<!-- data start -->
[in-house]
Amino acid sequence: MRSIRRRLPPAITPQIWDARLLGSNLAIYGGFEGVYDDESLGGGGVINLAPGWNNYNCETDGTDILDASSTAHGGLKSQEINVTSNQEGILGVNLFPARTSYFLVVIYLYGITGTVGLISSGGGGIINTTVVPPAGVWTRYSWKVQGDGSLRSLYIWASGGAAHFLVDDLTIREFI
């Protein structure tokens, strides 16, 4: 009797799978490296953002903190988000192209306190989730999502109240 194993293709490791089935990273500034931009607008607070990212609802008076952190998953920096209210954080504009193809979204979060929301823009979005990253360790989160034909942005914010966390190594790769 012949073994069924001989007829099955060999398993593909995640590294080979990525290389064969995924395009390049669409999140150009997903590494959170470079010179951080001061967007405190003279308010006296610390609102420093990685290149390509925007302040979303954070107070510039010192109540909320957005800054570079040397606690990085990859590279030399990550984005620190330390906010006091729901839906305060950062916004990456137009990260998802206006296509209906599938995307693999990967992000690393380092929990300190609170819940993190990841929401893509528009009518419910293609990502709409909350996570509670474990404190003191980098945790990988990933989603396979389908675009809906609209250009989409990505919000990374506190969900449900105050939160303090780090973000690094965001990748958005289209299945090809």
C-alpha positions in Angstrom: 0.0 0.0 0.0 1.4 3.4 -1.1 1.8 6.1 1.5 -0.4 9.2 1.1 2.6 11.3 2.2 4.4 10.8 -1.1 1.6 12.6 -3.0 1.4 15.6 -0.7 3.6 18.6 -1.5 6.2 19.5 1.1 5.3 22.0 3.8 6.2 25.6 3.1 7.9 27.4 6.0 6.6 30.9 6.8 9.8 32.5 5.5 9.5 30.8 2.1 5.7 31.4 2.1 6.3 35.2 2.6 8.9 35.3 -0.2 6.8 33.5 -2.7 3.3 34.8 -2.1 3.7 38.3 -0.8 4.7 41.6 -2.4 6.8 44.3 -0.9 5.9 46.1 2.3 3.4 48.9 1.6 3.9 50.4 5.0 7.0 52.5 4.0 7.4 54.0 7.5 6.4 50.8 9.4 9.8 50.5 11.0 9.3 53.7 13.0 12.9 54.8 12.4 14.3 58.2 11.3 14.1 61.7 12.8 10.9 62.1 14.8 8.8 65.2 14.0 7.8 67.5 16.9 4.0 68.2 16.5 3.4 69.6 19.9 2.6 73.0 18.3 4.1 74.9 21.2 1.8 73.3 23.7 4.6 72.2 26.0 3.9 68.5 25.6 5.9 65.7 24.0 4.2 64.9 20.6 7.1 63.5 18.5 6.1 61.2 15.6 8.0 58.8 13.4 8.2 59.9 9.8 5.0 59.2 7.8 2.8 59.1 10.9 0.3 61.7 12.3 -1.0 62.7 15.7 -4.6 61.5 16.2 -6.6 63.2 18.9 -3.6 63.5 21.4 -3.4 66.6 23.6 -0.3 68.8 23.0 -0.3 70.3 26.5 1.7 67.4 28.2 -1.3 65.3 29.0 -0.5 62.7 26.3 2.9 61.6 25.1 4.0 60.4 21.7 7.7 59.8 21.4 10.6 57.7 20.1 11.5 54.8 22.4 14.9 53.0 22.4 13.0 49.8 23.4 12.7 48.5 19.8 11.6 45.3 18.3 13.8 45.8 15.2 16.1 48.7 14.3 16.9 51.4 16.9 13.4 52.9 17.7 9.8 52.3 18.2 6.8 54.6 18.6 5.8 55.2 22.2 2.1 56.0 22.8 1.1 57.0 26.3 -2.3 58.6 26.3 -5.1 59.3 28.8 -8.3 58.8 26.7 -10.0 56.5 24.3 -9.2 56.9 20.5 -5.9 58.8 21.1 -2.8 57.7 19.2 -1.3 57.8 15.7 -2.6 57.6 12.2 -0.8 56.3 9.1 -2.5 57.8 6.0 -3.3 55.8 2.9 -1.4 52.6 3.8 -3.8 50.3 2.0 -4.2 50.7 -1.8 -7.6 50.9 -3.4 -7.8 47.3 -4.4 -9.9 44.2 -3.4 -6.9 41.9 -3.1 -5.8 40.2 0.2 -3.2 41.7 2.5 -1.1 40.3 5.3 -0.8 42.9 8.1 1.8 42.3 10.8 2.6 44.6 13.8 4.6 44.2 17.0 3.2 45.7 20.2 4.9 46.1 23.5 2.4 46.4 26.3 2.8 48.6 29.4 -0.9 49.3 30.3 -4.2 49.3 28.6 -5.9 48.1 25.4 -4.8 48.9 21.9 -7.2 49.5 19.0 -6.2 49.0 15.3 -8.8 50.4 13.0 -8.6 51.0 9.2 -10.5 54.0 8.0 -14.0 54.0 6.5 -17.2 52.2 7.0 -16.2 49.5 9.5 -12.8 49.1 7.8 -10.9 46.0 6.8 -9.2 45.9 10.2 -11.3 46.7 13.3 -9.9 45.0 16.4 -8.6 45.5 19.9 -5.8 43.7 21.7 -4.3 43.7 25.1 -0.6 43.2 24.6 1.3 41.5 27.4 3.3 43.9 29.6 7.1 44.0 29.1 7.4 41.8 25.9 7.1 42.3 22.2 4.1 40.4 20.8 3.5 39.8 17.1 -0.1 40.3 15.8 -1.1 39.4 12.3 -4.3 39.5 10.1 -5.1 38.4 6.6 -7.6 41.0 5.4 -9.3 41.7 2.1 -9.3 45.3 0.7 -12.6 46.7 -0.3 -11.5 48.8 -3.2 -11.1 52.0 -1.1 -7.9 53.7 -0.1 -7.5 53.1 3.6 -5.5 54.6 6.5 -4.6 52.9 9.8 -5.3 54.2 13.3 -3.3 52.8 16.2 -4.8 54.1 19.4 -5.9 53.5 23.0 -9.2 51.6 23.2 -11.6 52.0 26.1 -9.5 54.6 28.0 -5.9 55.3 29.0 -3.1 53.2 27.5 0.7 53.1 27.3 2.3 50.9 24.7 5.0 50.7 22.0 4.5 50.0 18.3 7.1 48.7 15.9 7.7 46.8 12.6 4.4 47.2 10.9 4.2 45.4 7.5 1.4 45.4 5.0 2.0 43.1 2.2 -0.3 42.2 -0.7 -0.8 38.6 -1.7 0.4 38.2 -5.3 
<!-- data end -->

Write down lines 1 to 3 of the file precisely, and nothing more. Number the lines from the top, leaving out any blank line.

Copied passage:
[in-house]
Amino acid sequence: MRSIRRRLPPAITPQIWDARLLGSNLAIYGGFEGVYDDESLGGGGVINLAPGWNNYNCETDGTDILDASSTAHGGLKSQEINVTSNQEGILGVNLFPARTSYFLVVIYLYGITGTVGLISSGGGGIINTTVVPPAGVWTRYSWKVQGDGSLRSLYIWASGGAAHFLVDDLTIREFI
């Protein structure tokens, strides 16, 4: 009797799978490296953002903190988000192209306190989730999502109240 194993293709490791089935990273500034931009607008607070990212609802008076952190998953920096209210954080504009193809979204979060929301823009979005990253360790989160034909942005914010966390190594790769 012949073994069924001989007829099955060999398993593909995640590294080979990525290389064969995924395009390049669409999140150009997903590494959170470079010179951080001061967007405190003279308010006296610390609102420093990685290149390509925007302040979303954070107070510039010192109540909320957005800054570079040397606690990085990859590279030399990550984005620190330390906010006091729901839906305060950062916004990456137009990260998802206006296509209906599938995307693999990967992000690393380092929990300190609170819940993190990841929401893509528009009518419910293609990502709409909350996570509670474990404190003191980098945790990988990933989603396979389908675009809906609209250009989409990505919000990374506190969900449900105050939160303090780090973000690094965001990748958005289209299945090809």